Demolition crews have begun tearing down the historic Préfontaine Centre in Montreal's Rosemont district, after engineers found it too badly damaged to be saved. 

Conceptions Rachel Julien Inc., the property development company that recently acquired the site on Rachel Street East, had planned to restore the original building and incorporate it into a condominium complex.

Company president Denis Robitaille said demolishing the 127-year-old building — once a hospital for smallpox patients — had not been part of the plan.

"We had to get engineers in the building, and they finally decided it was too dangerous for us to work inside," said Robitaille. 

The developer said he and his team still hope to save the building's façade.

A squatters' haven

The building, long owned by the City of Montreal, had sat abandoned for years. 

It gained notoriety in 2001, when the former mayor of Montreal, Pierre Bourque, invited squatters upset by the lack of affordable housing in Montreal to take up residence on the premises.  They were kicked out by police not long after.

The Montreal bureaucrat in charge of real estate transactions, Michel Nadeau, said the deteriorating building had "low architectural value," and the city simply doesn't have the funds to save every building.

220-bumbaru

Heritage Montreal's policy director, Dinu Bumbaru, says the City of Montreal's allowed the Préfontaine Centre to decay.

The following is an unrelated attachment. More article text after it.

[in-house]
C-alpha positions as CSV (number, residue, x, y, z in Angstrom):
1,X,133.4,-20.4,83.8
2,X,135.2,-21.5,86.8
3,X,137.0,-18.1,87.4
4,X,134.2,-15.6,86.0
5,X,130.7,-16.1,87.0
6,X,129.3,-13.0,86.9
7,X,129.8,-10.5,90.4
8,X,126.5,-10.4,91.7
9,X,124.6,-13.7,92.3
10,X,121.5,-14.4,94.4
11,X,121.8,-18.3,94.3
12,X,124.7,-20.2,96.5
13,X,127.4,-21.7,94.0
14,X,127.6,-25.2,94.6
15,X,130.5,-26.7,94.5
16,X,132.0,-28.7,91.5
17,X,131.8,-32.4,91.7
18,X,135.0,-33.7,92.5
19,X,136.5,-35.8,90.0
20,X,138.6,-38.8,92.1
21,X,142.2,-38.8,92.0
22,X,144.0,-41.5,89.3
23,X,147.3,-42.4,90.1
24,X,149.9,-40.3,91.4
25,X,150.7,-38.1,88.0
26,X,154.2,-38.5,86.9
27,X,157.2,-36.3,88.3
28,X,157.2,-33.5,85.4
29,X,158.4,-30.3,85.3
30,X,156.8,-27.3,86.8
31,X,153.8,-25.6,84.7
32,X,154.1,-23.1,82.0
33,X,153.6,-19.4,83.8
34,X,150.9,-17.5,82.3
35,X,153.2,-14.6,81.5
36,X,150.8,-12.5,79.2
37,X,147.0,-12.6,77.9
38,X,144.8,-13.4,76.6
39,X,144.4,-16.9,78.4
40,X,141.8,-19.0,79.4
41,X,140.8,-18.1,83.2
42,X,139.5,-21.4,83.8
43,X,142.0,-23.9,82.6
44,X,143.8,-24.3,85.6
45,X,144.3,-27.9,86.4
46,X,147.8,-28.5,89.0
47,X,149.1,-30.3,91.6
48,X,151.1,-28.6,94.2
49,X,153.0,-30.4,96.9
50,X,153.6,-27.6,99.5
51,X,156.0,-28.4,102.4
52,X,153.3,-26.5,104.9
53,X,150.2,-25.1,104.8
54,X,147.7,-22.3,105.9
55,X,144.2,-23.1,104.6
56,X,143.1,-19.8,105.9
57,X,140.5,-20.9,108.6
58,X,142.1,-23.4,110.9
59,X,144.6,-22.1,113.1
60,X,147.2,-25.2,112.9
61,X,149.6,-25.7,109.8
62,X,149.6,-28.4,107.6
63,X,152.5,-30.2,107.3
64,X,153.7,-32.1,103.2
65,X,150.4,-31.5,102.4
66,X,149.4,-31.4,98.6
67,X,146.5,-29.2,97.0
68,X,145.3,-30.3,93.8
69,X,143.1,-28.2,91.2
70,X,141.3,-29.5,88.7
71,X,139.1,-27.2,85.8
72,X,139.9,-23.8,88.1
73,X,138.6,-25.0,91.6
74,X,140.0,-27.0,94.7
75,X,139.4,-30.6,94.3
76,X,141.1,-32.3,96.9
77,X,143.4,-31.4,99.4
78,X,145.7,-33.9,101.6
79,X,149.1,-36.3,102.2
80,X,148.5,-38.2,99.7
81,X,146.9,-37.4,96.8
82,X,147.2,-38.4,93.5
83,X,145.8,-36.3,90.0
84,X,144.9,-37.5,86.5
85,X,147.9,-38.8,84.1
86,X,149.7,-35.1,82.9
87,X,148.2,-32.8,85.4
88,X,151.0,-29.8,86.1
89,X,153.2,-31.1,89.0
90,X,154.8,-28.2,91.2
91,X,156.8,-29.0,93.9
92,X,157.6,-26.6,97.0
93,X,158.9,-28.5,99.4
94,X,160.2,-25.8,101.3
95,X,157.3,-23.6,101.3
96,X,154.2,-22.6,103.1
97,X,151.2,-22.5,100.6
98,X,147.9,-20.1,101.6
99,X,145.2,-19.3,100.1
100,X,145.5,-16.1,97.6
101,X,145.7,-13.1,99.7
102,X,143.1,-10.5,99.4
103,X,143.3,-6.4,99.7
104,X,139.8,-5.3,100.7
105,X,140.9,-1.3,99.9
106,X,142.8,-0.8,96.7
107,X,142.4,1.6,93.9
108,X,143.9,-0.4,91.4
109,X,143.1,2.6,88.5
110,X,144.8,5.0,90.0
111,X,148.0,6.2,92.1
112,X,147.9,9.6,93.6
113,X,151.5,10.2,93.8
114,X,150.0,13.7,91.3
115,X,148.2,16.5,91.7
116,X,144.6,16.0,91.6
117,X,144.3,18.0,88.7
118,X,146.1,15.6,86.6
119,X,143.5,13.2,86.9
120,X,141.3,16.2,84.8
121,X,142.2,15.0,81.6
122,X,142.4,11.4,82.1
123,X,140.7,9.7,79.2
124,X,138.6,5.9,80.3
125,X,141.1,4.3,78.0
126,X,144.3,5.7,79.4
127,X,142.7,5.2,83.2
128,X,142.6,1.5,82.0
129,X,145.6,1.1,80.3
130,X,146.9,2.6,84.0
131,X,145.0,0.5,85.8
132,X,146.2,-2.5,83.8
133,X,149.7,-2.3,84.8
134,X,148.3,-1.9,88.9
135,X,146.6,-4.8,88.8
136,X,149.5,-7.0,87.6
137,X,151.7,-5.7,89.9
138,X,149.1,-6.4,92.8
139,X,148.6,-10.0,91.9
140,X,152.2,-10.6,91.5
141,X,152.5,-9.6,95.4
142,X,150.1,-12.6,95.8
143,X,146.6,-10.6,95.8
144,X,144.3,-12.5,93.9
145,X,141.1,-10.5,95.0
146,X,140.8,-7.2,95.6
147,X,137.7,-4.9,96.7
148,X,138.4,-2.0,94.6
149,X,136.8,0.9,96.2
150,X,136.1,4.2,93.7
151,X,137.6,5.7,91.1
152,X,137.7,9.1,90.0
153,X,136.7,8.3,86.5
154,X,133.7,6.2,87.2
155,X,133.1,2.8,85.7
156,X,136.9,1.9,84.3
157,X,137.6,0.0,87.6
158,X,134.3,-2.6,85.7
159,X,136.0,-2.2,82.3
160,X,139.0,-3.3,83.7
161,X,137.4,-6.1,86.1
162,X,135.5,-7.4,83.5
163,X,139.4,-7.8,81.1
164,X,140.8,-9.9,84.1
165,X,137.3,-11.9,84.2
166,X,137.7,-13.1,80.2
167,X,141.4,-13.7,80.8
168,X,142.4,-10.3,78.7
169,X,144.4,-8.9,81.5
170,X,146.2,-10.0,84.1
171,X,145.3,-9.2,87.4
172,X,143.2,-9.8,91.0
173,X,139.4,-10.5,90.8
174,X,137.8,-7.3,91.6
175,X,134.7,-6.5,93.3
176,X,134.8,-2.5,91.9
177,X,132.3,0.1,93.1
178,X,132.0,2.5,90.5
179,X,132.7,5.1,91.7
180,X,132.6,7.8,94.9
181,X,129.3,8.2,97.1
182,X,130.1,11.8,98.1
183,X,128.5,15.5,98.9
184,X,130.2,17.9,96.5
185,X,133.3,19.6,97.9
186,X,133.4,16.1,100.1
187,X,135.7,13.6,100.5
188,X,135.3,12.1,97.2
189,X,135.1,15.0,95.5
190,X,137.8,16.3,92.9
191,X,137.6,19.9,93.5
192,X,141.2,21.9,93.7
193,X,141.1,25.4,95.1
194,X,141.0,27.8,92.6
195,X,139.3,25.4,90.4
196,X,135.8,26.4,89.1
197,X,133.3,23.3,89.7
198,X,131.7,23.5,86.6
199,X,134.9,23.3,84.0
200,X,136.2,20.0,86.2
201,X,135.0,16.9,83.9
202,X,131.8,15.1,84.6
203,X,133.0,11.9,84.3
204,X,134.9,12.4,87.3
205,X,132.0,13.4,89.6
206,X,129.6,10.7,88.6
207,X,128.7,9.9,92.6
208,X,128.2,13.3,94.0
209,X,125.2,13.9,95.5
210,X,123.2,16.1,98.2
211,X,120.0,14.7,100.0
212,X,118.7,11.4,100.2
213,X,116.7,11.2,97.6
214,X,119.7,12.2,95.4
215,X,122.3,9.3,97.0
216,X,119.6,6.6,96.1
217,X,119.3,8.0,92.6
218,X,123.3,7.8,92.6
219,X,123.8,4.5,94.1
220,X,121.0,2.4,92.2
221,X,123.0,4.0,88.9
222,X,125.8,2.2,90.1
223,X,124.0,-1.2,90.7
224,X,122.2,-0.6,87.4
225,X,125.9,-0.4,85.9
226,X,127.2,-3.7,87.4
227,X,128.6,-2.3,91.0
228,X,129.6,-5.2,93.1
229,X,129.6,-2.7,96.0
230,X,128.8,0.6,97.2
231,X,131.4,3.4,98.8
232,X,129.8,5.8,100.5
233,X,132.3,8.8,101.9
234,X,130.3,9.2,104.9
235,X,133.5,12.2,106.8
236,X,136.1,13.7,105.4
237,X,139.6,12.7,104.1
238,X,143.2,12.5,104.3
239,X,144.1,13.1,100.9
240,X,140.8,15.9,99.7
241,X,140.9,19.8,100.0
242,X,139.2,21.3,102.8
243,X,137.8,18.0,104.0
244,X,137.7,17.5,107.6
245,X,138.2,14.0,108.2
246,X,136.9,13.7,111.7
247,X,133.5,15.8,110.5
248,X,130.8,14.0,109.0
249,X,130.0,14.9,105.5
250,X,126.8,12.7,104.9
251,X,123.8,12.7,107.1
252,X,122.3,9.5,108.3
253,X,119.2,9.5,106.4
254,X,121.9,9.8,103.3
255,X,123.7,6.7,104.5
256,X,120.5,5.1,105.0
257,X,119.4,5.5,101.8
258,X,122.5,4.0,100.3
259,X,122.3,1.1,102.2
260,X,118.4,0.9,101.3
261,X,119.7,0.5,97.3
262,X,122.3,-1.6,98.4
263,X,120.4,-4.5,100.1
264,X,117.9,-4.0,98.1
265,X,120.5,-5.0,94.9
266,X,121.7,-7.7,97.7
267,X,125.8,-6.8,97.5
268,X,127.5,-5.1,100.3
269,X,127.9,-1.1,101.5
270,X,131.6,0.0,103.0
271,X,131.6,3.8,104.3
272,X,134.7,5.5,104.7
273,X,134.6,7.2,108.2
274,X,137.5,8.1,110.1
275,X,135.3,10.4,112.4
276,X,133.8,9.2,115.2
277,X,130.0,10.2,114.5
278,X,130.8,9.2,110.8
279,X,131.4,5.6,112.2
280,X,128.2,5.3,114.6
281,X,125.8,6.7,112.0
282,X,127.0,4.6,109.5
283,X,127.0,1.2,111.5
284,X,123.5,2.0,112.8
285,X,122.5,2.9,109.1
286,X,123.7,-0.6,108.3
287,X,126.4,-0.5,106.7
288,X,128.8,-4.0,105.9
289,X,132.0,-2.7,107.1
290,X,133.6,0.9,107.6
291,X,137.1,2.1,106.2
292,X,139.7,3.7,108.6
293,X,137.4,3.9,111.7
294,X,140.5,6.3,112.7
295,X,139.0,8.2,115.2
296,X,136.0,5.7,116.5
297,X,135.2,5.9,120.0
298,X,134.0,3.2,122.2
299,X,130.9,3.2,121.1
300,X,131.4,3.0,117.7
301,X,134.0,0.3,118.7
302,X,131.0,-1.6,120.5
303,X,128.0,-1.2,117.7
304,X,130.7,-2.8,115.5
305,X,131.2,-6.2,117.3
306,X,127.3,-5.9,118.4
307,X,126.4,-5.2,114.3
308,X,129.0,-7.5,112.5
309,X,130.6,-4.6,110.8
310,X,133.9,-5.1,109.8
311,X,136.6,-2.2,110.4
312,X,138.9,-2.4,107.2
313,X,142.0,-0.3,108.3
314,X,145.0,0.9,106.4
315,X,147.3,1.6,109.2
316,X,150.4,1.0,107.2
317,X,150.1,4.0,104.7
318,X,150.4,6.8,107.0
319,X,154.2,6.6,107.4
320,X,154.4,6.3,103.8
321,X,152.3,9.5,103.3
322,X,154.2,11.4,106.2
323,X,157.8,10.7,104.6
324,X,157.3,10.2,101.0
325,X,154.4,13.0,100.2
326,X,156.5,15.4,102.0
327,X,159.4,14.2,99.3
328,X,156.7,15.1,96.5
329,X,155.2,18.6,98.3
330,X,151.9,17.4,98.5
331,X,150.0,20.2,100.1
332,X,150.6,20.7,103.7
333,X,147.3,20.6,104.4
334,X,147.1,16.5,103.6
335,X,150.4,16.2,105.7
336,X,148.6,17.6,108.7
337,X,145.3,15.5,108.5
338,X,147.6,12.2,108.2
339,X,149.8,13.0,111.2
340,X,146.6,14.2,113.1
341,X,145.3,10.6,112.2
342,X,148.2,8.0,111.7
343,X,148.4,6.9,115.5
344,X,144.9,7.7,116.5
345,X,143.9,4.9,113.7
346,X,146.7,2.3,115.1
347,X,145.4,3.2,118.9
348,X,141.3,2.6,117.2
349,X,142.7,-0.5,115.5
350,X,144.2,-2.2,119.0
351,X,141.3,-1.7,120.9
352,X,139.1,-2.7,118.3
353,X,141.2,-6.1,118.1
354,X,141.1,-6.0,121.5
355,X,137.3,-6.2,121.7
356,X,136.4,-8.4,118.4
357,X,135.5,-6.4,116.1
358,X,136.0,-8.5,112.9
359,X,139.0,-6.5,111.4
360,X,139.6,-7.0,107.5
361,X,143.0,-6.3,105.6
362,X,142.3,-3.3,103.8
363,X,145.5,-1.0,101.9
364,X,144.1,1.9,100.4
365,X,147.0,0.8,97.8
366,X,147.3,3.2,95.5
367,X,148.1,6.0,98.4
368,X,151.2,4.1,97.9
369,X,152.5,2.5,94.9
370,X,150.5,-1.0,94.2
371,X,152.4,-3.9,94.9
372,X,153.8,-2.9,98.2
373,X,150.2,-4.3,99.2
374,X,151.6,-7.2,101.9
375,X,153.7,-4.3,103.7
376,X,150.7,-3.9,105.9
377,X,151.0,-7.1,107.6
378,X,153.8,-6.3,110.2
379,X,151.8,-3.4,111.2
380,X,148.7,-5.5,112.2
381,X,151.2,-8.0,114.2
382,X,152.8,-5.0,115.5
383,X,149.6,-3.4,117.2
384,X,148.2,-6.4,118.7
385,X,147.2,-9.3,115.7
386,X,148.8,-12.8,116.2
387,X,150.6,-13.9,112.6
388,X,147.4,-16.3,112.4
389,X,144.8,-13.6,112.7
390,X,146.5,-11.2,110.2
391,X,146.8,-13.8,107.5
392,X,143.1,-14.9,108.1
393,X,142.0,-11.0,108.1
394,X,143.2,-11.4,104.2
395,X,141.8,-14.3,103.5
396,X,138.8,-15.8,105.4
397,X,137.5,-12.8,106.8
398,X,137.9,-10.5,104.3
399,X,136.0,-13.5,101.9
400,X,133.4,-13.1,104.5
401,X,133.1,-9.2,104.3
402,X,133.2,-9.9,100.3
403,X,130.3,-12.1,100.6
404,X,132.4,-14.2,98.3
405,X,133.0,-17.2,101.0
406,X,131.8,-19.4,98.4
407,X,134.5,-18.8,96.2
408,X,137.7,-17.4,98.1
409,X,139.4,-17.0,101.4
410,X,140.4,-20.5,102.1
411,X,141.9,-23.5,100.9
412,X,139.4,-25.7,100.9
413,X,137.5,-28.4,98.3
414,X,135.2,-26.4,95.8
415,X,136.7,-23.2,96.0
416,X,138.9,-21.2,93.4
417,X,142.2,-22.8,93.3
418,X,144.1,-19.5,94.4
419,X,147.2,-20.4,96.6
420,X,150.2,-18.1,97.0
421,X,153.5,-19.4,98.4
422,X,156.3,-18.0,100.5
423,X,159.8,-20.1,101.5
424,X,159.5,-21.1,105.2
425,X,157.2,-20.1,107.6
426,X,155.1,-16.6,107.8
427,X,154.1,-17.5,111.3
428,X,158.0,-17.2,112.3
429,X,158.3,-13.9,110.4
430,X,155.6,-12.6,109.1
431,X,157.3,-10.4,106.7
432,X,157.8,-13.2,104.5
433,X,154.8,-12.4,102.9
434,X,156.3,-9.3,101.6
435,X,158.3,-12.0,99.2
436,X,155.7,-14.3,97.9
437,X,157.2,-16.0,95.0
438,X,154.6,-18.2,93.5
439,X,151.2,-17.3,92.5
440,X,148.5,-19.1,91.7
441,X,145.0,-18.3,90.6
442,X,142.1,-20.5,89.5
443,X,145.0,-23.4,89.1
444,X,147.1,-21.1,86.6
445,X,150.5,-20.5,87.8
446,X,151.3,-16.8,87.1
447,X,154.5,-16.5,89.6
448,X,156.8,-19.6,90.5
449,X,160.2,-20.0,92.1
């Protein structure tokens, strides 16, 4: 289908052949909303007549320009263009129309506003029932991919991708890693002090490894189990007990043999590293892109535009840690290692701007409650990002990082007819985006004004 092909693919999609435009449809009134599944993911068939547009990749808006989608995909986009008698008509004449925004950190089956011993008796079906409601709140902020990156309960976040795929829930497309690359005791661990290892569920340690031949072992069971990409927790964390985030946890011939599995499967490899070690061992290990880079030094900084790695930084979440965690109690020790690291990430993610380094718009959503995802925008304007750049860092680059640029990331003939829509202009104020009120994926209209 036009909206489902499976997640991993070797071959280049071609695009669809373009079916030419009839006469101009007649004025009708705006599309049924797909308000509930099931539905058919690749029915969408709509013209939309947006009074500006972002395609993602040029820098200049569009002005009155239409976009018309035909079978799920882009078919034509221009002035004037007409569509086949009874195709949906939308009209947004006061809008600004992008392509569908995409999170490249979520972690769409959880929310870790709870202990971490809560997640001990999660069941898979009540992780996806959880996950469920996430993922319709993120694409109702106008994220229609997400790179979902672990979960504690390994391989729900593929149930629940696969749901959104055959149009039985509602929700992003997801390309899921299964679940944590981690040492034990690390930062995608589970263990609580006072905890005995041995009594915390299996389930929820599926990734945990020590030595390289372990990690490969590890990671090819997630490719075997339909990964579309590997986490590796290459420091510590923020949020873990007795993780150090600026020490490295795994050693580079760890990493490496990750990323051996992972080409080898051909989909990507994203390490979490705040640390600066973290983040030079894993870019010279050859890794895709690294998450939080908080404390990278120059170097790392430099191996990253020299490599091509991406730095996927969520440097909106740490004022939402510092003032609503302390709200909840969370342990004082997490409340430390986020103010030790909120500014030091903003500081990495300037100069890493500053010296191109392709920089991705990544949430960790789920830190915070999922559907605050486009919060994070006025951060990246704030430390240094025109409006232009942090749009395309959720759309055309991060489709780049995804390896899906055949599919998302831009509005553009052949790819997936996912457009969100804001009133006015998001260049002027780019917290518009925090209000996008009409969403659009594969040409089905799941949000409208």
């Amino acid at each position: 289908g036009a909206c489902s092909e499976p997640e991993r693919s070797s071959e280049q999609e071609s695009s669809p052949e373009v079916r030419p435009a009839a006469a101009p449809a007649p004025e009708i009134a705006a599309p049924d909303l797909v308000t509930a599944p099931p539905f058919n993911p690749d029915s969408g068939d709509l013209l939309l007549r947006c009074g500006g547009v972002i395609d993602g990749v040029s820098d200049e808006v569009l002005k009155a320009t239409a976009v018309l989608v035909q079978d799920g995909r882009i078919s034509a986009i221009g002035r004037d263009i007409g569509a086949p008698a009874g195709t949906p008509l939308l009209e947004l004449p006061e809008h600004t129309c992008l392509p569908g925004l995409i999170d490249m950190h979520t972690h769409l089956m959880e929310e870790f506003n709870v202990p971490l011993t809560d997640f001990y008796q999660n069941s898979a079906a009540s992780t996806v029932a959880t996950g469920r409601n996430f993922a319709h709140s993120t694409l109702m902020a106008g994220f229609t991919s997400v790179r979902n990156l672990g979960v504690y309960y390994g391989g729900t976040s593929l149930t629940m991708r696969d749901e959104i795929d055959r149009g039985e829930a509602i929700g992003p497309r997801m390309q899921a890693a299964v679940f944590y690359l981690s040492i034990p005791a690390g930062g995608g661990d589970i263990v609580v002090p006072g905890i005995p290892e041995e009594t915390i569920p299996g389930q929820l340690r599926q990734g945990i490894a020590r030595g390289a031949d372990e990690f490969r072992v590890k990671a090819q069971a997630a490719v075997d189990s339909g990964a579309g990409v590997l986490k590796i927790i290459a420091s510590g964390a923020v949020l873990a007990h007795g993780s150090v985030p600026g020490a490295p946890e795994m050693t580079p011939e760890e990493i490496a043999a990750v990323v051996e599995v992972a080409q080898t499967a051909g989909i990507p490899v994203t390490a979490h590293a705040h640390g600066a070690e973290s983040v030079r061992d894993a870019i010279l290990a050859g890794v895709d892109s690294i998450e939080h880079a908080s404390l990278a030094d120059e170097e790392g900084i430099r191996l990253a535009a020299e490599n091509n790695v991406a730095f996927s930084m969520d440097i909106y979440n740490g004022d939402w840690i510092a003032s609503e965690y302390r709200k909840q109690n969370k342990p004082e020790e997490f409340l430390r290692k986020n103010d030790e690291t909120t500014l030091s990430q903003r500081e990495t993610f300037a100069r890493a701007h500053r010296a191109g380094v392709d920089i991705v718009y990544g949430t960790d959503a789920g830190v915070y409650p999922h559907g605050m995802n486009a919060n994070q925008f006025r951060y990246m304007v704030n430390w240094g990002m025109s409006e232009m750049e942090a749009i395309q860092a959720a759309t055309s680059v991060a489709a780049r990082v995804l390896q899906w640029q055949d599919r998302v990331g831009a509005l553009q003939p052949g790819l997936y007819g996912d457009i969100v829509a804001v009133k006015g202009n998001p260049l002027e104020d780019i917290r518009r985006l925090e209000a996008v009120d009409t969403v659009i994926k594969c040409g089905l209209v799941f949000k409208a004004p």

"When you don't have all the money you wish you had, you have to decide where you're going to invest," Nadeau said. "Obviously services to our citizens [are] our foremost occupation. This building was not in that scope."

The policy director of Heritage Montreal, Dinu Bumbaru, blames the city's neglect of the 19th century building for its state of disrepair and says it shows a need for better management of heritage buildings.

"How come a property that was in city hands for so many years was left to decay?" Bumbaru asked.

He said what happened to the Préfontaine Centre does not bode well for other Victorian hospitals that are destined to be vacated when the two new university super-hospitals are completed.

"We hope it's not the path that the Royal Vic or Hotel Dieu [is] going to follow, because it would be a shame for Montreal," he said.